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Med schools focus on active learning but not ready to kill the lecture

Remember the lecture class? A big hall, either too hot or too cold, crammed full of students listening to a droning professor and maybe falling asleep? It’s been one of the hallmarks of post-high school education.

Lecture classes used to be particularly prominent in medical school, where students would attend hours-long lectures.

But teaching methods have changed, and at medical schools, especially, lectures are starting to go the way of the dodo. This year, the University of Vermont’s Larner College of Medicine will begin to phase out lecture classes, drawing national headlines in the process.

In Maryland, Johns Hopkins University’s School of Medicine changed its curriculum in 2009, with the goal of reducing lecture time and adding more focus on active learning. And for students, all lectures are optional.

But the lecture will not be disappearing from the Hopkins classroom anytime soon.

“Lectures have gotten a bad rap because there are so many bad lecturers out there,” said Dr. Henry Fessler, assistant dean for undergraduate medical education at Johns Hopkins. “But they’re here to stay.”

The University of Maryland’s School of Medicine also takes a holistic approach, combining lectures and discussion groups.

“Too much lecturing is a bad thing,” said Dr. David Mallott, associate dean of the school of medicine. “I think everybody has a limit to how much they can shift through … On the other hand, I think it’s a fallacy to say we should get rid of all lectures. Nobody’s shown that that’s a good idea either.”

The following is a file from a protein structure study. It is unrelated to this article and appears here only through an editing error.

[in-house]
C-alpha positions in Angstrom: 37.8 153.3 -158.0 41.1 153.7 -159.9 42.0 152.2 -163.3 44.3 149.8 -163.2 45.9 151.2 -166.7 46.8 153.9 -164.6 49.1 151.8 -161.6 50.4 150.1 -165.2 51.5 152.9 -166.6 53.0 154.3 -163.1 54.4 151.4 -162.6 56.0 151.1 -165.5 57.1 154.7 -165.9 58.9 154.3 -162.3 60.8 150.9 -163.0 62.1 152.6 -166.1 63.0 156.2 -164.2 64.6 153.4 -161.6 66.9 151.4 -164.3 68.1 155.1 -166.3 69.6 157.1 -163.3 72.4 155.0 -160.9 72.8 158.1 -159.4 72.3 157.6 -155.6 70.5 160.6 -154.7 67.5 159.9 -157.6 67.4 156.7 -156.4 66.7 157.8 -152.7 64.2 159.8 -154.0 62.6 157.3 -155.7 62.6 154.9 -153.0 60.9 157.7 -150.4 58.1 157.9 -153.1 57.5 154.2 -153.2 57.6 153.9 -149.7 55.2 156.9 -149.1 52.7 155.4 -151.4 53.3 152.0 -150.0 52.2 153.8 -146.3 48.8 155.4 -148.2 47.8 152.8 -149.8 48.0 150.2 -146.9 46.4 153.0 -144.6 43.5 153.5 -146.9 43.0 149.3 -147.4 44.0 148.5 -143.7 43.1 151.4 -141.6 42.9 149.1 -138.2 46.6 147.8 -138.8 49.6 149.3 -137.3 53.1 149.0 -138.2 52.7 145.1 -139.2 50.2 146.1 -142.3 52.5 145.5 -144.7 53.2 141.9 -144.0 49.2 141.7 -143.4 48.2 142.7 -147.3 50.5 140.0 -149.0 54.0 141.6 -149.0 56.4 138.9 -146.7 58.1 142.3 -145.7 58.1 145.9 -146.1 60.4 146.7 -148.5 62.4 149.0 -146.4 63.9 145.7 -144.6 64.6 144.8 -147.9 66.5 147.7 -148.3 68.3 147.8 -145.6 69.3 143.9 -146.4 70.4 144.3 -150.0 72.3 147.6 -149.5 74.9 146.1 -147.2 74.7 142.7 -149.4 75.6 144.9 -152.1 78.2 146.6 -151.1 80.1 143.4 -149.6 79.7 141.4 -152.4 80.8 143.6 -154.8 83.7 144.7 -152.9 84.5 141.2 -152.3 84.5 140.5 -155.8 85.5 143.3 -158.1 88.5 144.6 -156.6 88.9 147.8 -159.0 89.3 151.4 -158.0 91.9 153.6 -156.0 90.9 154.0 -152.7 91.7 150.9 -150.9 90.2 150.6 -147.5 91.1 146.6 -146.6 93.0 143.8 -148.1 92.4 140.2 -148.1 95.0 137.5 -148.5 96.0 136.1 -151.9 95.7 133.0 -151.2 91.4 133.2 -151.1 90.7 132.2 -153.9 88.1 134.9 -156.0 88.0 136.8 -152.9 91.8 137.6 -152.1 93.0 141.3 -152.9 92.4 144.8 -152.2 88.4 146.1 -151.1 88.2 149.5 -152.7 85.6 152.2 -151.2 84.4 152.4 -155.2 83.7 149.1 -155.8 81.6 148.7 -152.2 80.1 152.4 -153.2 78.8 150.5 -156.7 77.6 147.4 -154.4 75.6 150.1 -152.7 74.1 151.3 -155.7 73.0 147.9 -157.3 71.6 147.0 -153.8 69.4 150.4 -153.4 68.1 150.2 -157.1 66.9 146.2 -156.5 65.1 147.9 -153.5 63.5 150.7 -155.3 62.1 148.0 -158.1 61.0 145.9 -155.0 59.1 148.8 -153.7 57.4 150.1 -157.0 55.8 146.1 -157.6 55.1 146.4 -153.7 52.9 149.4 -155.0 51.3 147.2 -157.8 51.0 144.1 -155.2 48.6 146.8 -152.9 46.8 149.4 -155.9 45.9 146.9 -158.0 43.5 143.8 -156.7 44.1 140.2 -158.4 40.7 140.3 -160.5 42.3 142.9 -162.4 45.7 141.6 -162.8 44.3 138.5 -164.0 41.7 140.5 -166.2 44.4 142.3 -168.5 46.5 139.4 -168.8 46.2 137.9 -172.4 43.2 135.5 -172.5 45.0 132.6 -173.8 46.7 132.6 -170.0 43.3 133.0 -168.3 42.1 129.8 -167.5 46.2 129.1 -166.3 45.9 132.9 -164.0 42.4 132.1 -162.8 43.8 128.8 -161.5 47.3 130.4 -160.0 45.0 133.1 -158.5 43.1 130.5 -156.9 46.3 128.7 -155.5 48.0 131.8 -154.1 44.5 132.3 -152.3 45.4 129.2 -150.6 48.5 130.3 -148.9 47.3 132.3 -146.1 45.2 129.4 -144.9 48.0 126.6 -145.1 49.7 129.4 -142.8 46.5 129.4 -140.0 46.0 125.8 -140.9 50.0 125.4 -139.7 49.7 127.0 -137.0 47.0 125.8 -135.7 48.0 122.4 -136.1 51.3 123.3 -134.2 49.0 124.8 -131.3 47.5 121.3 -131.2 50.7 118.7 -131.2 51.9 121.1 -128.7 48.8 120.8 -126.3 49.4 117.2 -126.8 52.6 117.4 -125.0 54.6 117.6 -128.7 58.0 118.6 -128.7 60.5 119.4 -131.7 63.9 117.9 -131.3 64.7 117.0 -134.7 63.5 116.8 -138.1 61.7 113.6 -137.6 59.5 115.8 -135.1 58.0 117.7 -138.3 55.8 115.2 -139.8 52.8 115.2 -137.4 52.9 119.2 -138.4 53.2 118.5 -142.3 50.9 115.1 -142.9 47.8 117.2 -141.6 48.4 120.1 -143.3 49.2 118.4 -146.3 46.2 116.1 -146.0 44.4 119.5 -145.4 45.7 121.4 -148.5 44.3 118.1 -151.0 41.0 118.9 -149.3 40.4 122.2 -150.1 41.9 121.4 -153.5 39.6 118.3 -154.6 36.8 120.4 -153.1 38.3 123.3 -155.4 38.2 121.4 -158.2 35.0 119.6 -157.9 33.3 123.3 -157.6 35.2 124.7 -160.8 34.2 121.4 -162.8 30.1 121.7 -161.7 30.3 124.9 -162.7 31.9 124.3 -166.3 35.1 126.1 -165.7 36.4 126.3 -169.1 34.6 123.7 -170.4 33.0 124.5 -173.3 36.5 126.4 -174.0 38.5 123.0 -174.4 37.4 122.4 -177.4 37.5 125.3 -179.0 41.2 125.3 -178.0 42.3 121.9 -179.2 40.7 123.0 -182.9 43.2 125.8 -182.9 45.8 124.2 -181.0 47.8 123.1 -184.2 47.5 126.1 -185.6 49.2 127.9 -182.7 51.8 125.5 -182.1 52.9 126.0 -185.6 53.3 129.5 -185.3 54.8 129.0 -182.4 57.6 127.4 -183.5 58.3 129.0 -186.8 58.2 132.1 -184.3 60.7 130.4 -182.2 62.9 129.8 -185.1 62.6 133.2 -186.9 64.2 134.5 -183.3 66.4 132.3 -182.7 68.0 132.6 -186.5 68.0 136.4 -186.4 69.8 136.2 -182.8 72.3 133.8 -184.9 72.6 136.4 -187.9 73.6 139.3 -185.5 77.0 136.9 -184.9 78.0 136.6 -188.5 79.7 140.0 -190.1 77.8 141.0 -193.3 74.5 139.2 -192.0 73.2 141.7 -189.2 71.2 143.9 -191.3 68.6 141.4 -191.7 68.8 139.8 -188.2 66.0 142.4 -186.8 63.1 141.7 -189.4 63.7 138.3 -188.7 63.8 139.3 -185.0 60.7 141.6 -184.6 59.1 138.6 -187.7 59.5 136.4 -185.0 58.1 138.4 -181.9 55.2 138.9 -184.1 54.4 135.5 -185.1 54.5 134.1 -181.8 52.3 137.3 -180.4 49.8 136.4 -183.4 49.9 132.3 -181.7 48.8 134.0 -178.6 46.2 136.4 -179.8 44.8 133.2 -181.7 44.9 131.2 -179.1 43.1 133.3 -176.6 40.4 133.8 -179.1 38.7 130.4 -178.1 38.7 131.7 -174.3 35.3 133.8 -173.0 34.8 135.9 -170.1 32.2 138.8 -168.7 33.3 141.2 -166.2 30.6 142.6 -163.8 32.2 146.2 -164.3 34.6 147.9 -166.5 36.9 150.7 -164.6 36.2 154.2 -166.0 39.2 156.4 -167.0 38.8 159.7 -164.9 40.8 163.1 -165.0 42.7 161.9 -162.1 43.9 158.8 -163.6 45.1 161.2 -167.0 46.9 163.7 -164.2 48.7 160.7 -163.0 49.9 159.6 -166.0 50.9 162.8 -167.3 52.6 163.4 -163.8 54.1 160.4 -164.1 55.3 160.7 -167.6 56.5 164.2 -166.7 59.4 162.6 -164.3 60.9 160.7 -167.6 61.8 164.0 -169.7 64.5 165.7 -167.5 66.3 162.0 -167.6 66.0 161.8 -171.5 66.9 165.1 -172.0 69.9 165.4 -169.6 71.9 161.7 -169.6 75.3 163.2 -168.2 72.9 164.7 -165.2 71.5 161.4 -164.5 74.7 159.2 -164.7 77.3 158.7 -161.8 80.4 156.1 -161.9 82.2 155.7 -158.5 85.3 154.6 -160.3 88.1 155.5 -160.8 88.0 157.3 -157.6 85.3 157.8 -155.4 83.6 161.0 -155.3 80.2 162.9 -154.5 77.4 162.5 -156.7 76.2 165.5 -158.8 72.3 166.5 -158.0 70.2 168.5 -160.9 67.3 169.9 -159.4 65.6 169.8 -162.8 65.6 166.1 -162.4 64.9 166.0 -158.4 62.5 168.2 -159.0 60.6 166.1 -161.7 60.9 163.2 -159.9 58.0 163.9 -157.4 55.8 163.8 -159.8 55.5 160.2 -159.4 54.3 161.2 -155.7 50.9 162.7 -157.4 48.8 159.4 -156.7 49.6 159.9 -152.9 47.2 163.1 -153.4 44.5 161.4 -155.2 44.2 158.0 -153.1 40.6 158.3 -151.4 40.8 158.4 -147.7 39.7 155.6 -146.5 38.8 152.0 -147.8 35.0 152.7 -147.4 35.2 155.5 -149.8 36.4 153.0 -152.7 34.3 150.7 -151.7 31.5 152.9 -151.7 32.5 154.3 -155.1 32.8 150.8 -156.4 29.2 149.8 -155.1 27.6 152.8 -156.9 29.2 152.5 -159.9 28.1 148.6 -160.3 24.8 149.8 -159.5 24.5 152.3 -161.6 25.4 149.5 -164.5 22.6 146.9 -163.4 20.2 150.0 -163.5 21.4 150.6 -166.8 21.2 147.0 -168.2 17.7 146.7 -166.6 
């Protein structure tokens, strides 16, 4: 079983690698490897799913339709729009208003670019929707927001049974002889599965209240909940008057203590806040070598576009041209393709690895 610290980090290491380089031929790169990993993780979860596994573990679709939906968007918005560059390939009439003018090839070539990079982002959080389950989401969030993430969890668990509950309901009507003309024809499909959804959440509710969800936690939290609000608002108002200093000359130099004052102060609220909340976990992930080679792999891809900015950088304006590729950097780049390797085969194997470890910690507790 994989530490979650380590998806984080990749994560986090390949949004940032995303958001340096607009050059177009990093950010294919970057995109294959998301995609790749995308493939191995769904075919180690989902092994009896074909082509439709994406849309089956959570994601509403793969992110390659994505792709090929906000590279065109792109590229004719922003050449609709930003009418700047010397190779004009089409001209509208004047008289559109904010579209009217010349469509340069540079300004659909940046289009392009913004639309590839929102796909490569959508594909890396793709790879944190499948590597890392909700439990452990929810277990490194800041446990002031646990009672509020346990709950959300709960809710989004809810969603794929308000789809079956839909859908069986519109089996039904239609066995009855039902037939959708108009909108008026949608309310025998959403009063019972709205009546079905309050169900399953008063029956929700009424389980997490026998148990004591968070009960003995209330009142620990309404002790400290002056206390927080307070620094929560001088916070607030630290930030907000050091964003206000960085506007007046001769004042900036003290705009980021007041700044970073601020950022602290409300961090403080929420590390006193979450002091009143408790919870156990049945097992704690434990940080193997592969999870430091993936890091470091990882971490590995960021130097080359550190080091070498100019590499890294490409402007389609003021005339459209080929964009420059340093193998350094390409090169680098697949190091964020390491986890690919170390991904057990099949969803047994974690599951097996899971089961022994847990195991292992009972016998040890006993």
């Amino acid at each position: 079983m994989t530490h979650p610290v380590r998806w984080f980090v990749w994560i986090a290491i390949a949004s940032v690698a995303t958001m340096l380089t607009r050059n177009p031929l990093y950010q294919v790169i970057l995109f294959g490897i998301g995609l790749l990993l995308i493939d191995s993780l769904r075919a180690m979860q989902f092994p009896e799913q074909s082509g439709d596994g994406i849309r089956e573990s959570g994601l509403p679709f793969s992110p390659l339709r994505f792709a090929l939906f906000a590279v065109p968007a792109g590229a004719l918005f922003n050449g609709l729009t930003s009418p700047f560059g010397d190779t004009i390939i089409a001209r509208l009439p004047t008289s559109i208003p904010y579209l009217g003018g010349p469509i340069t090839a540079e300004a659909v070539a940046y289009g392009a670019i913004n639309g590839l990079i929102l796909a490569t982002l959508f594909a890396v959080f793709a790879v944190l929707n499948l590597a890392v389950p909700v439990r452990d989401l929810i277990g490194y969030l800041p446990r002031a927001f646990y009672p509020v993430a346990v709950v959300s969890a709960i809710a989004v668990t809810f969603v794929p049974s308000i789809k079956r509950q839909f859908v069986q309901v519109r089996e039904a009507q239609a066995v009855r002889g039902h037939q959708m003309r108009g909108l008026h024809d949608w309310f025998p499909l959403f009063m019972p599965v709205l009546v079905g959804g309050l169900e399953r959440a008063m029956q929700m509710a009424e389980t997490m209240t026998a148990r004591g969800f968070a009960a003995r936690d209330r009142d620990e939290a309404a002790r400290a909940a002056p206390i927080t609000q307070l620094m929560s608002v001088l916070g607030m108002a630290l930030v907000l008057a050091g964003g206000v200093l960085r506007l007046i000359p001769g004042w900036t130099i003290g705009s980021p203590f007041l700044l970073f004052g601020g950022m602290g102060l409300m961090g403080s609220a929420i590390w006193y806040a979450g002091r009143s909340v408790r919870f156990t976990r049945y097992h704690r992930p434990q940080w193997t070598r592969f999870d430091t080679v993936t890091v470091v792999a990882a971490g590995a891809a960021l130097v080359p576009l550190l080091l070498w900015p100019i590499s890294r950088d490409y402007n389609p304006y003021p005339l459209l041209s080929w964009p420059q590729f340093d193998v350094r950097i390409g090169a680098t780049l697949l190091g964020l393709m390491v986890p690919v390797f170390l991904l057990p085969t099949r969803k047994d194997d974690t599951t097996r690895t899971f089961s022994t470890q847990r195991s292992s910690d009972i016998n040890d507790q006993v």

Lectures can be the best way to transfer facts and data to students, said Fessler, who also serves as director of the fellowship training program in pulmonary and critical care. In many cases, the lecture class can come down to the lecturer.

“A great lecturer can really be inspirational, if they’re done right,” Fessler said.

At the University of Vermont, students will study material before they go to class and then participate in discussion groups, led by professors.

But Fessler did not want to discount the lecture and the different ways students learn.

“A minority of the class attends lectures in person,” he said. “But the ones that do, they are there because they like that. They like the opportunity to ask questions and hear things in person.”

Johns Hopkins also makes its lectures available online, allowing students to go through at their own pace. Students can pause to take notes, grab some water or just take a break.

Active learning has become an important part of education. Studies show that students retain more information and engage more in the material when they can be hands-on and participate in small-group discussions.

Fessler, 61, went into teaching in part to move away from the lectures that dominated his medical school experience.

“I really didn’t like my own medical school,” he said. “When people of my generation went through medical school, it was all lectures all the time. It was very little critical thinking or analysis.”

Active learning has another benefit: It mimics the professional atmosphere students will experience as a doctor. They work in small teams, collaboratively.

Medical schools have also adopted earlier patient contact, more patient contact and simulated experiences.

Still, the lecture will remain. In part, the lecture also becomes a part of a doctor’s career. Experienced physicians deliver lectures to interns and residents. Scientists deliver lectures on their findings.

At Hopkins, Fessler delivers a lecture on how to lecture, a task he described as somewhat “haughty.”

“One way to reduce the number of bad lecturers in the future is to teach students how to be good lecturers now,” he said.

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